More About This Recipe
I'm normally not a huge creamy sauce fan. I find that they are sometimes bland, and then they get all gunky and sticky and kind of detract from the dish. (Not to mention they'll bust any diet you were hoping to maintain.) But sometimes it's worth it to get a bit luxurious. If I'm going to make a cream sauce, I want to make sure that it has some great flavor. And the texture should be just right, not at all gloopy or too thick. It should be a SAUCE, not a BINDER.
This Gorgonzola Cream Sauce recipe is one of my favorites at the moment for all of these reasons. It's deceptively simple to make and the flavor is deep, but not too intense. Because it uses milk instead of cream, it's also a bit less rich. There are really only a few ingredients for this dish and the mushrooms are optional. I like it paired with mushrooms but it's perfectly fine on its own, over pasta!
If you've never made a roux before, have no fear. It's really easy to do and is pretty much required for any thick sauce that you'll make in the kitchen. It's simply a mixture of butter and flour, cooked together, that thickens anything it touches. Start by melting the butter in a heavy medium-sized pot over medium heat. Once it's melted, whisk in the flour and cook it until the flour turns a light brown color. It should smell slightly nutty. It'll probably take 5 minutes to get there.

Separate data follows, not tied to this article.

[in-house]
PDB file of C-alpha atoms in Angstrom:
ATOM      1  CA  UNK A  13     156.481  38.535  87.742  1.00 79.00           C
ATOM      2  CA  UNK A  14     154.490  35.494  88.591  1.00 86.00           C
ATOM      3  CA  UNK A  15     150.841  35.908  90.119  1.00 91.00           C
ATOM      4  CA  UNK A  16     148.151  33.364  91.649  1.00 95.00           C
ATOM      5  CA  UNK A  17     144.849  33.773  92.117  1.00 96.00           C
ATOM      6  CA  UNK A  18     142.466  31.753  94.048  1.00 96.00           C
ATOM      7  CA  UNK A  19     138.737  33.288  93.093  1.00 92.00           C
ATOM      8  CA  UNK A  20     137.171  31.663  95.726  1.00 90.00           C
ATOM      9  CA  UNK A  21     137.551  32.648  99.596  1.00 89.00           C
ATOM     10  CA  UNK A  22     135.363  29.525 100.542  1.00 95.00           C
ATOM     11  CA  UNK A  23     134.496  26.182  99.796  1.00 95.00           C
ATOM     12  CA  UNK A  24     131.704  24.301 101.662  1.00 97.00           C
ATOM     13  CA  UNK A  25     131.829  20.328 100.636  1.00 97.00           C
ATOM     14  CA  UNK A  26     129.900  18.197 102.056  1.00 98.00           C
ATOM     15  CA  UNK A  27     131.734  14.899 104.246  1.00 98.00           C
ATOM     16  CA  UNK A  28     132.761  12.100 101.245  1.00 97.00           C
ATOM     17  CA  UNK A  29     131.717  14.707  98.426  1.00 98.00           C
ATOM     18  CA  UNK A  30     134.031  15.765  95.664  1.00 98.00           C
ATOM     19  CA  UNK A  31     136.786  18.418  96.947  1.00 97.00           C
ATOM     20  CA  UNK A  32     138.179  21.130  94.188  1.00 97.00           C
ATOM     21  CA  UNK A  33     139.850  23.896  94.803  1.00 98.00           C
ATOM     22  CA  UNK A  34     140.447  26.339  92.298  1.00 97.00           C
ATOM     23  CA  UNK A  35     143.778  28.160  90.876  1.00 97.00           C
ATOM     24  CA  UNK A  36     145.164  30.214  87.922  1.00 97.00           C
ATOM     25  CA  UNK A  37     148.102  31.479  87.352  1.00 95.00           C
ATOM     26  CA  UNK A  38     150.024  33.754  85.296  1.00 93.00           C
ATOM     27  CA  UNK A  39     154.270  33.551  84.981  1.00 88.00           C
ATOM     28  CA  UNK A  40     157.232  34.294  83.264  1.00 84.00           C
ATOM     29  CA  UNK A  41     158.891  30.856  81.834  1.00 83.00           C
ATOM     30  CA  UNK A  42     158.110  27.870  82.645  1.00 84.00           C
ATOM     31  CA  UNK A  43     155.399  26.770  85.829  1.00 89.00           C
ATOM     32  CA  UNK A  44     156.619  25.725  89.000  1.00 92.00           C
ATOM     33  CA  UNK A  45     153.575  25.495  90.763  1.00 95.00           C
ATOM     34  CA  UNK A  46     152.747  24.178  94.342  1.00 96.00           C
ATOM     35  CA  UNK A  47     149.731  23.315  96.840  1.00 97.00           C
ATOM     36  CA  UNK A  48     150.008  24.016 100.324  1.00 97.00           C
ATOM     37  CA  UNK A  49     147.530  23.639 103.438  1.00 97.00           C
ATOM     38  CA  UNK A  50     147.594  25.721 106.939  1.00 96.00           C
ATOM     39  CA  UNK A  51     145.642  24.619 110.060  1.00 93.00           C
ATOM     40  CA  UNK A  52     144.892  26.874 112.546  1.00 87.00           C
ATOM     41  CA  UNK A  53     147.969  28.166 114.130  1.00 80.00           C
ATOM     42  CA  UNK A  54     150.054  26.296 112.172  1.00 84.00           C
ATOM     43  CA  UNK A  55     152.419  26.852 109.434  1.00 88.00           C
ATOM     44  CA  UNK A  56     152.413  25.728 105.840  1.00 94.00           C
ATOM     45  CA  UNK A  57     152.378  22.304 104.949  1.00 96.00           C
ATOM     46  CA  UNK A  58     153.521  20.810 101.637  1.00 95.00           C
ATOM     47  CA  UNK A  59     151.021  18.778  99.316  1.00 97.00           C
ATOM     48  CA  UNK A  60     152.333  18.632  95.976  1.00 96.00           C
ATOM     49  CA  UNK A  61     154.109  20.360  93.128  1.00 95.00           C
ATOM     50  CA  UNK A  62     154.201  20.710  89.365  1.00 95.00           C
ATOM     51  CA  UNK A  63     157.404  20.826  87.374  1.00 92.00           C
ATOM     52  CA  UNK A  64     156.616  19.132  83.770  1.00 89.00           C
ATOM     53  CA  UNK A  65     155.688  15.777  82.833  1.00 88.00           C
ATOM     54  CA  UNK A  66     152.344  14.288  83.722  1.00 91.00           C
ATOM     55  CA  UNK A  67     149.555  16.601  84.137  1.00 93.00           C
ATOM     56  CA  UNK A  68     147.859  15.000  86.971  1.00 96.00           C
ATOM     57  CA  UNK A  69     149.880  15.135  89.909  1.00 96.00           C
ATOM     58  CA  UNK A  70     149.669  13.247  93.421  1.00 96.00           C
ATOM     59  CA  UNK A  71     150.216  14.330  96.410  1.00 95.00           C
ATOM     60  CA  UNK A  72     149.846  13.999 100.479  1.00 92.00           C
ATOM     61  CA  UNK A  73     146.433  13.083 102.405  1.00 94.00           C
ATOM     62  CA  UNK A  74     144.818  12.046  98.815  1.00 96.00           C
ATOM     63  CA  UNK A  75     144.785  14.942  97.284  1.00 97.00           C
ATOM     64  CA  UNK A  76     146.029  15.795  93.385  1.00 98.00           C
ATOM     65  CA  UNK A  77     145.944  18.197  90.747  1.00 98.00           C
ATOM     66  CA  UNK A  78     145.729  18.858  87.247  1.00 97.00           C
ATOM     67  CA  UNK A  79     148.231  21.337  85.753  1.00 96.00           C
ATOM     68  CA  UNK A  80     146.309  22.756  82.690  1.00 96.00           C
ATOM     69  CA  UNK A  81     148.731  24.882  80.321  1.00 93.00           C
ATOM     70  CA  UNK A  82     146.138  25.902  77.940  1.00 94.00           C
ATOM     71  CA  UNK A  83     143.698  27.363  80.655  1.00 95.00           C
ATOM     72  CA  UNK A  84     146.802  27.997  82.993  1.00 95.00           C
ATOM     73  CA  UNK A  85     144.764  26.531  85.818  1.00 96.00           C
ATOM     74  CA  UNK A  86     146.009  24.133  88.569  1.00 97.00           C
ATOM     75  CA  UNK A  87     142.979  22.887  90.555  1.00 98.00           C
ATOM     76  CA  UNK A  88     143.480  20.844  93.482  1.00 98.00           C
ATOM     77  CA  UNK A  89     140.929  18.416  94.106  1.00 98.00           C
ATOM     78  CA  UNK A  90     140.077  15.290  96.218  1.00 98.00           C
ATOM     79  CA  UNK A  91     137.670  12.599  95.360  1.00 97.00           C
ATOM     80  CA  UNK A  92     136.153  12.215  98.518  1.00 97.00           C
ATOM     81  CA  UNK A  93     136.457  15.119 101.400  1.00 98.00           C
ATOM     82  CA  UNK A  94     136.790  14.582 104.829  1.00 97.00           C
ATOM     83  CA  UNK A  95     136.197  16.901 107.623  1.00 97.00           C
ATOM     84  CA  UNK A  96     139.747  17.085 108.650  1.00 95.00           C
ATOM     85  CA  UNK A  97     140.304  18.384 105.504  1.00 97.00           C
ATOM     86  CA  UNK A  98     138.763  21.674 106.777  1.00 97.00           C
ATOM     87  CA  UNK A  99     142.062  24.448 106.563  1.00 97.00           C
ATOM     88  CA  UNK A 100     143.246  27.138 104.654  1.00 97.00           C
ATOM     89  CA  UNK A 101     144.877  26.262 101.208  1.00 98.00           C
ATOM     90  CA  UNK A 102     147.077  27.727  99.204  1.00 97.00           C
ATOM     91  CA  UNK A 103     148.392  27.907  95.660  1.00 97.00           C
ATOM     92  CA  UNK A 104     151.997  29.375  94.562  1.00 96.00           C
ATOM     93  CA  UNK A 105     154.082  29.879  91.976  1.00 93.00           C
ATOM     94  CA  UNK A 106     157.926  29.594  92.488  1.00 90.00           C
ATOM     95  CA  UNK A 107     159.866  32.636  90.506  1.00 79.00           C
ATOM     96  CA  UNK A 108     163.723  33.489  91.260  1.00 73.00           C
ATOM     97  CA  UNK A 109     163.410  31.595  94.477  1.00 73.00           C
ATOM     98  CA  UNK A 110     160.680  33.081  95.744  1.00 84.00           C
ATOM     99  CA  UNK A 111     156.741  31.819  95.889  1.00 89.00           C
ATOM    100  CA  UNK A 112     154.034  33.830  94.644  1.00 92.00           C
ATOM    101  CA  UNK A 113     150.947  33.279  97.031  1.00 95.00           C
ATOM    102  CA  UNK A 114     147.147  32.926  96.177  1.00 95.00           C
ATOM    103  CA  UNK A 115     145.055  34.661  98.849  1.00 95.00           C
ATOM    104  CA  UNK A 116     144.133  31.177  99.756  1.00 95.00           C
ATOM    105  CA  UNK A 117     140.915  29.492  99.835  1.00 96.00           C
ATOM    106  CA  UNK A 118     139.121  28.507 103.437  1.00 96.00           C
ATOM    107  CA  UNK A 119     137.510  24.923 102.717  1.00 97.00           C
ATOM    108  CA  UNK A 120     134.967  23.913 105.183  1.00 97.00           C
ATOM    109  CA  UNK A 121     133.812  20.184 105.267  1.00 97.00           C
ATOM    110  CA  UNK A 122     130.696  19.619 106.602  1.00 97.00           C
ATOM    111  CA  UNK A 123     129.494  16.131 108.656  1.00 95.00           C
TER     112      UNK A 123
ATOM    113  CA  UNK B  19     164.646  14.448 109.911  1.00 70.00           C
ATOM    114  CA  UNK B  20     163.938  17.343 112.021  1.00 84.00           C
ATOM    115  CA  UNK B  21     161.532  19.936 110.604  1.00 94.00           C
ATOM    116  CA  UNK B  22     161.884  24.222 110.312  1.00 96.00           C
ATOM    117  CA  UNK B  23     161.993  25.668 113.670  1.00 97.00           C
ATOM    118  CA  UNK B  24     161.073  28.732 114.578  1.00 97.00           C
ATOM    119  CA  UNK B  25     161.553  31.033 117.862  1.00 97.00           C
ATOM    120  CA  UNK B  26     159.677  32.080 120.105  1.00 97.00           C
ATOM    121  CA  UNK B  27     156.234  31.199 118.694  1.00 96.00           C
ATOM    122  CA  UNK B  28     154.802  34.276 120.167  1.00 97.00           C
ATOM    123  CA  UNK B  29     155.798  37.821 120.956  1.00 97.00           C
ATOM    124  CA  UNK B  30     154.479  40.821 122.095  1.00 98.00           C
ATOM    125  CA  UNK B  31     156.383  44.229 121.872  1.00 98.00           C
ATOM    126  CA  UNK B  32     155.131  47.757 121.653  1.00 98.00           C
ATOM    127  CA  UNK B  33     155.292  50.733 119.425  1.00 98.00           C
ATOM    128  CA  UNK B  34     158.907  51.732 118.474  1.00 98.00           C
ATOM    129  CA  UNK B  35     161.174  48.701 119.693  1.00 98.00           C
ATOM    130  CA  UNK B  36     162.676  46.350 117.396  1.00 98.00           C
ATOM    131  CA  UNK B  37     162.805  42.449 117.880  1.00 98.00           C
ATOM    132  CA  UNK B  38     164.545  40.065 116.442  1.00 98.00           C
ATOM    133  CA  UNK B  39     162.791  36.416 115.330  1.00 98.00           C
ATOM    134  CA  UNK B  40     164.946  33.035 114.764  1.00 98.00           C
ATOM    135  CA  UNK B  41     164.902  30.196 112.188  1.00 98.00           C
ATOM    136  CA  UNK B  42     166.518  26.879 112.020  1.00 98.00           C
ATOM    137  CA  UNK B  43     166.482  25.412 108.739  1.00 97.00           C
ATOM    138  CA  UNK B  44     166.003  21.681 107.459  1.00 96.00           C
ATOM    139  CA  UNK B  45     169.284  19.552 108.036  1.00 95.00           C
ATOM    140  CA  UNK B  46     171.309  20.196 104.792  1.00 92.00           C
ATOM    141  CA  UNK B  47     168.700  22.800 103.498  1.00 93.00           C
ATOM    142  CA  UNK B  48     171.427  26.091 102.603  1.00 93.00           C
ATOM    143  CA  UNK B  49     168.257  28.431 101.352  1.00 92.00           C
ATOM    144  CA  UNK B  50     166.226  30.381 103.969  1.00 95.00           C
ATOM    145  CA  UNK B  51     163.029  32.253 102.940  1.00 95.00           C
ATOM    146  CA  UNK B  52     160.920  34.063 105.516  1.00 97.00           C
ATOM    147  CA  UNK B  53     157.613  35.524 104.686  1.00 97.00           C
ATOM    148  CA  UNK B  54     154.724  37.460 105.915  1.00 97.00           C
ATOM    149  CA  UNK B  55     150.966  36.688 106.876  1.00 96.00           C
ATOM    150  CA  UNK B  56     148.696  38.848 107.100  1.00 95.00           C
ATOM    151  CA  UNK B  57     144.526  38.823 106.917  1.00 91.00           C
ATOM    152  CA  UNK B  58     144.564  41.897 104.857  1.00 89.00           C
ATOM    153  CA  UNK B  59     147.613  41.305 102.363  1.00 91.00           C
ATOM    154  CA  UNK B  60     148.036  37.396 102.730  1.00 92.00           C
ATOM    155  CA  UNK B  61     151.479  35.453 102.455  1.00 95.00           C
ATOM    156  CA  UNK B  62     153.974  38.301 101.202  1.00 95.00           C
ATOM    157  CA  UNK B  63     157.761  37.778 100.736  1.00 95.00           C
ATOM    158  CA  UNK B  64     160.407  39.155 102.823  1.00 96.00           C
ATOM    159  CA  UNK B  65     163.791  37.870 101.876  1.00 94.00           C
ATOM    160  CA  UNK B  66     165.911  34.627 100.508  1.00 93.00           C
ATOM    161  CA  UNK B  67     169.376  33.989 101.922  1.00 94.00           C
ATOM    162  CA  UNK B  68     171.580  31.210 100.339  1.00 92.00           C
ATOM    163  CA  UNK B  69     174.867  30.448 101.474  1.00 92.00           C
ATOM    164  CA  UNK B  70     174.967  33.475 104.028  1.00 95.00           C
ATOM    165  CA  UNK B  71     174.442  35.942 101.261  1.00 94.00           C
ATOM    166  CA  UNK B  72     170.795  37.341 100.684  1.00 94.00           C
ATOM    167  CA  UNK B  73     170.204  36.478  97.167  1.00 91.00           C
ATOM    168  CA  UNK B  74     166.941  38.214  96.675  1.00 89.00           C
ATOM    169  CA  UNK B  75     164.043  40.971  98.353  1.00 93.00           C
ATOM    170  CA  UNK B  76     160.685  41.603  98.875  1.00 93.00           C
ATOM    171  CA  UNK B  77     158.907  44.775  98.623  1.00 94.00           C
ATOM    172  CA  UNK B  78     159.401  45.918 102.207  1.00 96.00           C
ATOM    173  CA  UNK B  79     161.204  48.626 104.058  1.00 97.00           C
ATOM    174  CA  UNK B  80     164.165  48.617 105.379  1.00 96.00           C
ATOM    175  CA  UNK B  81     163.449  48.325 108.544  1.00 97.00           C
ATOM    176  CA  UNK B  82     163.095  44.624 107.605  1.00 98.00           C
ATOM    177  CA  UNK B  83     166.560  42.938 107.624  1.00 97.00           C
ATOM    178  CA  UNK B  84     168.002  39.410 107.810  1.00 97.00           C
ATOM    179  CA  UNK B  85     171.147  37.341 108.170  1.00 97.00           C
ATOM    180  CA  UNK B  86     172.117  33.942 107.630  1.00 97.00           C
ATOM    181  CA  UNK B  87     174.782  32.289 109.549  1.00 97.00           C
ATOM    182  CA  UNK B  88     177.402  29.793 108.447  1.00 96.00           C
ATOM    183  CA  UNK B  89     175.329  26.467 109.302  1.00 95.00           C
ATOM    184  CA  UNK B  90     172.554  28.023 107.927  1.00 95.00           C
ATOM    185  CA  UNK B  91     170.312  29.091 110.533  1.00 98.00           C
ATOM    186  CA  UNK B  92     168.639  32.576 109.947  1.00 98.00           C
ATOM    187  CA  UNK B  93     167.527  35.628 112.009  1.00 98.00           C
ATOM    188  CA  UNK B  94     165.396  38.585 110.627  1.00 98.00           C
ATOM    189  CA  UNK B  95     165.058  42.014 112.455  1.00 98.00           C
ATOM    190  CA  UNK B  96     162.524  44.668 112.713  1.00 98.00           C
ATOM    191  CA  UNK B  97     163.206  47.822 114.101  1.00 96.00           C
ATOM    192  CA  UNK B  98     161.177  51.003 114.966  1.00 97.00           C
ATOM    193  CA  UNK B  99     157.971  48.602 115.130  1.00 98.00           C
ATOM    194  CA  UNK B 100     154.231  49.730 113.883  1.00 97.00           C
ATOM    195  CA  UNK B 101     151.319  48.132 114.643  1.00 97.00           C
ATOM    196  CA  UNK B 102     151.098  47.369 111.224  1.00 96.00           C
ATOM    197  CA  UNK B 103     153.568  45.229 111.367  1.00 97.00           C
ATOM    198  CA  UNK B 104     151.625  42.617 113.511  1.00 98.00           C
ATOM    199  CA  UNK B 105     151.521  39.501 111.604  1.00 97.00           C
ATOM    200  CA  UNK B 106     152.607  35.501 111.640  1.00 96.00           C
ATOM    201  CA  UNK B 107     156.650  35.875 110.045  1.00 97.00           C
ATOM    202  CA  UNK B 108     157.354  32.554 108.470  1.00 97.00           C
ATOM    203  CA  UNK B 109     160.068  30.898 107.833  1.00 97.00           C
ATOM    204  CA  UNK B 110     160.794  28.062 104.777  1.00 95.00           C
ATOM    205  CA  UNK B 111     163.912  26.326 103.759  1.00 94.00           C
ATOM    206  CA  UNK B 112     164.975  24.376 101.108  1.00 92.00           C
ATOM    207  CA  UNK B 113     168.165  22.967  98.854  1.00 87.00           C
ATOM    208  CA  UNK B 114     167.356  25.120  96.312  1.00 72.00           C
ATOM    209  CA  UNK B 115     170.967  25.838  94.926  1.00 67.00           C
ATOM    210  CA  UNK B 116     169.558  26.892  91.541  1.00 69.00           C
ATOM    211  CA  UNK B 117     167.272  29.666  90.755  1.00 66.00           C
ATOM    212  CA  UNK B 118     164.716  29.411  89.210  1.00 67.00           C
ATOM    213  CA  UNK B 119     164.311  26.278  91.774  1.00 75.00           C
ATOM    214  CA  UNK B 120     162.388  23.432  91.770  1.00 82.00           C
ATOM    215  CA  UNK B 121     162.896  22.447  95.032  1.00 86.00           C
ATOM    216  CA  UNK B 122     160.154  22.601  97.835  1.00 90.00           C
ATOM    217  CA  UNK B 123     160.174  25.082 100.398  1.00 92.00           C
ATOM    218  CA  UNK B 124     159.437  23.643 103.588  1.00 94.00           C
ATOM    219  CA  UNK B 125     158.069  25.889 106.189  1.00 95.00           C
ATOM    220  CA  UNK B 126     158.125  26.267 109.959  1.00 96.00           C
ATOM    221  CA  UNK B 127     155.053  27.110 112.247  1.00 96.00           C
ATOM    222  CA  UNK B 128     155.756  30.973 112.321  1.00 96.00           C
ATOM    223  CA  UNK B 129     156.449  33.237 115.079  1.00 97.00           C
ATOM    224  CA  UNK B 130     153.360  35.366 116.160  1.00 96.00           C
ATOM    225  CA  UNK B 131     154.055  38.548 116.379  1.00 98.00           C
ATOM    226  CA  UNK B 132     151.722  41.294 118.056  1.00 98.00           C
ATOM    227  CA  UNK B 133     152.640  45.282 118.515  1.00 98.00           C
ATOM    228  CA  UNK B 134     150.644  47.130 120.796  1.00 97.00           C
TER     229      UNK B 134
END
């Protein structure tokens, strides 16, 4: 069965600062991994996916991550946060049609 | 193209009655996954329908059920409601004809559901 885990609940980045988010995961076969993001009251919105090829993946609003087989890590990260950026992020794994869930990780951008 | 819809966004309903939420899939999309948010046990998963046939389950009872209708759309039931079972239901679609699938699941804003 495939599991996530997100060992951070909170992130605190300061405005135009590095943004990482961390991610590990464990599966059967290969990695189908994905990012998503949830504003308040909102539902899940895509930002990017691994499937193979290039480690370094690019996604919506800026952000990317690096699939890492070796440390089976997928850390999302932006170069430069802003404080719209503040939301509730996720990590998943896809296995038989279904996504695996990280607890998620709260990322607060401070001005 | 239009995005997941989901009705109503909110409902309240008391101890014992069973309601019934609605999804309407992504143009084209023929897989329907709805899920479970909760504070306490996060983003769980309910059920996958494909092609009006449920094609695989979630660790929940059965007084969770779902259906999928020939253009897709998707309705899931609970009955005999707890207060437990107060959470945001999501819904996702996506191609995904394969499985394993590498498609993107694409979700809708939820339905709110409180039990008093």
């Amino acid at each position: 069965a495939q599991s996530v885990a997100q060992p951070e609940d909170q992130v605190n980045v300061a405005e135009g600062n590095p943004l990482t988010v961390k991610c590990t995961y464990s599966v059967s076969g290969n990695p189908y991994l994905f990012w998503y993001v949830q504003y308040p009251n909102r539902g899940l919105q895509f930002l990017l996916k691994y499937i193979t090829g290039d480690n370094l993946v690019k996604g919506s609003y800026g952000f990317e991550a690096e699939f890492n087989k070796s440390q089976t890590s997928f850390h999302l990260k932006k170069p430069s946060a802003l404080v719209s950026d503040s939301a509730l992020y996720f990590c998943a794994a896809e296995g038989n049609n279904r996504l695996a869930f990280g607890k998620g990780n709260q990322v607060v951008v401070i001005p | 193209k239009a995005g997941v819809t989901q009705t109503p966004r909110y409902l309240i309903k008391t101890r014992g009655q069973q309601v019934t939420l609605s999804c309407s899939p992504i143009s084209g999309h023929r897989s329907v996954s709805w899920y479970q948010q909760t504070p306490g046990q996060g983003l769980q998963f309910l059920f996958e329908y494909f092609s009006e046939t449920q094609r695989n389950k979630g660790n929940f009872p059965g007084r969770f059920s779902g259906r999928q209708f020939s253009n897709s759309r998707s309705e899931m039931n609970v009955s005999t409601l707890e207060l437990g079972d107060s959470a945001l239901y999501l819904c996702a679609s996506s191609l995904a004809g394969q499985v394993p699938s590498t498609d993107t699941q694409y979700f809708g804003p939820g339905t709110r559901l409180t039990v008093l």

For different recipes, you might need a roux that's darker or lighter. For this cream sauce, we want to keep the color of the roux pretty light. Next, slowly whisk your milk into the pan. Be careful not to pour the milk in all at once or the flour will form dumplings instead of melt into the sauce.
So work slowly and whisk as you go. It should take a minute or so to get all the milk incorporated. The sauce will probably be pretty thin after you add all the milk, but just turn the heat down to low and simmer the sauce for a few minutes. It'll thicken up like a charm. If the sauce turns too thick at any point, you can always add more milk to lighten it up a bit.
When it's to the consistency that you want, which should be like a light gravy, go ahead and stir in all your gorgonzola. Stir this together and season with salt and pepper. You can keep this simmering on low until you need it. Just give it a stir occasionally.
If you're using mushrooms, sauté them in a tablespoon or two of oil until they are soft. Season them also with some salt and pepper.
Once you have all the components ready (just cook pasta according to package), I like to pour the sauce straight over the pasta and then top it with mushrooms. (One thing I learned on my second serving of this delicious stuff: it's also fantastic with a few dashes of hot sauce.)
So if you're looking for a way to get out of the alfredo sauce rut, give this sauce a shot. I'll think you'll be happy with it.